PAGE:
Radical Theatre Entrepreneurial Education

How Connections Between Entrepreneurs and Entertainers Are Closer Than You Think

To be sure, we must always start from the satisfaction of wants, since they are the end of all production, and the given economic situation at any time must be understood from this aspect.  Yet innovations in any economic system do not as a rule take place in such a way that first new wants arise spontaneously in consumers and then the productive apparatus swings round through their pressure.  We do not deny the presence of this nexus.  It is, however, the producer who as a rule initiates economic change, and consumers are educated by him[the entrepreneur] if necessary; they are, as it were, taught to want new things, or things which differ in some respect or other from those which they have been in the habit of using.  Therefore, while it is permissible and even necessary to consider consumers’ wants as an independent and indeed the fundamental force in a theory of the circular flow, we must take a different attitude as soon as we analyse change .

J. A. Schumpeter (1934), The Theory of Economic Development: An Inquiry into Profits, Capital, Credit, Interest and the Business Cycle, 106.

Assumptions and practices around entrepreneurship have a long history. 

My particular interest in better understanding its importance in my career began in the late 1980s as a young English/Drama teacher and theatre director, mindful of the bleak job prospects of my students, all longing to work in the theatre. It motivated me to complete a doctoral thesis on theatre entrepreneurship, in which I studied 19th-century theatre entrepreneurs who produced commercially successful productions which gave rise to theatre industries globally. 

The historical inquiries I immersed myself uncovered work contracts, production prompt copies, publicity materials, newspapers and magazines and so much more. Collectively, they demonstrated  to me an entrepreneurial mindset operating within a gig economy of a fast-growing industry. Remarkably, for the last 25 years, I’ve watched how my personal quest to understand how my students might better find jobs in a creative industry has become a far more common problem for everyone in all industries.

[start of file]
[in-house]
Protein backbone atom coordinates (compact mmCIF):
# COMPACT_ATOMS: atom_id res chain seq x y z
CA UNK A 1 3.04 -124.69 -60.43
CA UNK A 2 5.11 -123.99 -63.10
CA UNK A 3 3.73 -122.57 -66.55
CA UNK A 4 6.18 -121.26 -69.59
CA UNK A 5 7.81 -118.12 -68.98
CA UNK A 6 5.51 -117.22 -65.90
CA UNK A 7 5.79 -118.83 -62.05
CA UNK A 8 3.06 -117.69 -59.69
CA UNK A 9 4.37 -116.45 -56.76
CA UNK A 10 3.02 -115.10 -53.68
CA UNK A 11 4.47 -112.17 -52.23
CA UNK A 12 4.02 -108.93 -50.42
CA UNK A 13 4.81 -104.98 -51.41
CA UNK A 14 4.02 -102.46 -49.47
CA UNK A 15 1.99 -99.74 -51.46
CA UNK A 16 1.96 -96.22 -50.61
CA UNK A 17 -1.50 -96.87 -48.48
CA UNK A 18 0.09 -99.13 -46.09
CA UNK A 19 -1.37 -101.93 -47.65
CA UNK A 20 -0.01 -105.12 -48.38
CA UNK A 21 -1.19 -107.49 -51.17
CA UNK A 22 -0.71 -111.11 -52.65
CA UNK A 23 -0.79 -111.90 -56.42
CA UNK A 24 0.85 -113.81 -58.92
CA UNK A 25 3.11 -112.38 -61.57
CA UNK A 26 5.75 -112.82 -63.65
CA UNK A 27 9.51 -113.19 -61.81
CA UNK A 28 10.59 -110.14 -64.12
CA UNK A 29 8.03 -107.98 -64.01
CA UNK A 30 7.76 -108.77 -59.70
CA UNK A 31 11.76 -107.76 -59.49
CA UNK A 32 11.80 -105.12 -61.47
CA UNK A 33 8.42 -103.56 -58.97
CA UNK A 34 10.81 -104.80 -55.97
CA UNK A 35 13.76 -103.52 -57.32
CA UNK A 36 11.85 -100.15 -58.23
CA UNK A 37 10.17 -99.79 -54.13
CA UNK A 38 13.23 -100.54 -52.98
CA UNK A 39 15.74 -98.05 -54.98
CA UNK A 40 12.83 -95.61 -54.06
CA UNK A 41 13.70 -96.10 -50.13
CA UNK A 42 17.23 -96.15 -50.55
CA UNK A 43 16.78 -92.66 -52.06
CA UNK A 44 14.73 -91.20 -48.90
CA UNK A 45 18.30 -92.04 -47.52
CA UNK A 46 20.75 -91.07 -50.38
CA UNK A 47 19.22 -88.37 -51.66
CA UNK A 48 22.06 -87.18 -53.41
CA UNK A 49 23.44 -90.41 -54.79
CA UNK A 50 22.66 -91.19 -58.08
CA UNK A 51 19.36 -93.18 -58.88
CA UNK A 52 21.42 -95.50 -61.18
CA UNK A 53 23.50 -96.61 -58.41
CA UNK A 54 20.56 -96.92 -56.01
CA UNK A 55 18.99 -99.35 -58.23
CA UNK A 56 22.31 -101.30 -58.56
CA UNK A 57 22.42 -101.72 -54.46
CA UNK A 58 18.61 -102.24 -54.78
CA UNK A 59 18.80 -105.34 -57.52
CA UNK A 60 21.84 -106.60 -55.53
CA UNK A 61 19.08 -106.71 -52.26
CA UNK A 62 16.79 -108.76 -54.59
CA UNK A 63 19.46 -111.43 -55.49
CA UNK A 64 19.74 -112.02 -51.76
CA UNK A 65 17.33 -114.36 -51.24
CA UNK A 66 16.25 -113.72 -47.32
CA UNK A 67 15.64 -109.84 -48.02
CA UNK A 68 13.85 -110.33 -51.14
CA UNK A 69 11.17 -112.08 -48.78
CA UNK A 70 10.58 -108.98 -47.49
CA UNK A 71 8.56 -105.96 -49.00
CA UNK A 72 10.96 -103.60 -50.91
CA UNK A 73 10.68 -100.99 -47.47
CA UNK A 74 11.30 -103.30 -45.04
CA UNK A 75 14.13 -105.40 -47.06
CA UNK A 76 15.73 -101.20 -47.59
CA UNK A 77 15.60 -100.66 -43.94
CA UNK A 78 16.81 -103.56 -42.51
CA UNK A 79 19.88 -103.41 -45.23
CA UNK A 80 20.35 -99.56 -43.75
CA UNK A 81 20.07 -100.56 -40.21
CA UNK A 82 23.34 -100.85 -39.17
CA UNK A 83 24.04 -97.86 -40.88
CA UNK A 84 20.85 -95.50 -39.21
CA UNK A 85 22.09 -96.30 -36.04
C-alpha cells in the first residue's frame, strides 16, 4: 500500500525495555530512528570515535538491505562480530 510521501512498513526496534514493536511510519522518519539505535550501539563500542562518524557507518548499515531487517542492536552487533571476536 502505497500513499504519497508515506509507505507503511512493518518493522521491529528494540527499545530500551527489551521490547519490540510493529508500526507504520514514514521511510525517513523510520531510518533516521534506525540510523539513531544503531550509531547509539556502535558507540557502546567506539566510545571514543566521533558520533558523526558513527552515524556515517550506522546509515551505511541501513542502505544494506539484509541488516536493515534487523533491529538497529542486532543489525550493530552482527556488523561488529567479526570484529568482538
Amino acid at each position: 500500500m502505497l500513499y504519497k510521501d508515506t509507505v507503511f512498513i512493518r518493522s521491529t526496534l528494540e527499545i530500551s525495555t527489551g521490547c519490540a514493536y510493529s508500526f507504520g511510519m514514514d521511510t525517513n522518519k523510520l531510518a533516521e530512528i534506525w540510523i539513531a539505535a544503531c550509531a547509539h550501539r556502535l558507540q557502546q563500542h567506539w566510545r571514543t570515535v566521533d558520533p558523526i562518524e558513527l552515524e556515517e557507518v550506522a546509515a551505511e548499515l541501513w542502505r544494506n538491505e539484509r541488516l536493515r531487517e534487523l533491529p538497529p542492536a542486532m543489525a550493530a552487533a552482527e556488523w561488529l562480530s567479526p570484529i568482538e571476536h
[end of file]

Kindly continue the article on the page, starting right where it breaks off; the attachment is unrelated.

The Ai Workforce Group reported in the Emergence of the Gig Economy (2016) that:

By 2020, it is forecast that contingent workers will exceed 40 per cent of the US workforce. Freelance work arrangements have long been common in writing, consulting, design and skilled trades but have now moved into a broader range of occupations and industries. Many workers (particularly those of Generation Y) are disenchanted with their 9 to 5 routine and have an increasing need for flexible and diversified work. Others, unable to secure employment in the challenging labour market, have turned to freelancing out of necessity. Whatever the motivation for freelancing is, it is indisputable that this mode of work is rapidly growing alongside the emergence of digital freelance marketplaces. Individuals are increasingly shaping their careers with these avenues by working on a task-by-task basis for different employers concurrently. 

It is now 2021 and we are in the middle of a once in a century epidemic.  The world of work is being tested in many ways – both on the level of personal resilience and at the policy level of National and International organisations.  Working from home, disturbed school schedules and the sustainability of businesses are now all under scrutiny.

At the very least, it’s now safe to say that the challenges once faced by artists and technicians living off short-term contracts and experiencing  ‘portfolio careers’ are not problems unique to the creative industries. Speaking personally, some twenty-five years after completing my thesis, the term ‘gig economy’ has new meaning. I now speak more as a parent and citizen than a theatre artist or drama teacher as I view all teachers and parents looking for help to prepare young people to face both the positive and negative aspects of a ‘gig economy’, induced by the digital disruption of all workplaces.

The ‘good news story’ that comes from doing my doctorate also still remains as I affirm the power of historical inquiries themselves to better understand the world of work.  Since completing the thesis, I have shown the value of teaching theatre entrepreneurship in no less than five drama textbooks.  But now, I believe it offers a unique perspective to all teachers on how young people might navigate and negotiate the challenges ahead in their career planning.

Furthermore, the upheavals in liberal democracies from the effects of ‘fake news’ (the storming of Congress in the USA lingers in its distressing implications still)  have made me even more determined to declare the vital importance of teaching historical knowledge and skills. 

It is, therefore, my hope that the curriculum materials I have devised in Working As An Entrepreneur demonstrate how a historical perspective deepens our understanding of the value of work. Seen in a historical context, a personal quest to find a career pathway resonates with the human yearning for a good life. Past examples of entrepreneurship then open our students to valuing each step of the journey,  each facet of the process of what it means to work as an entrepreneur.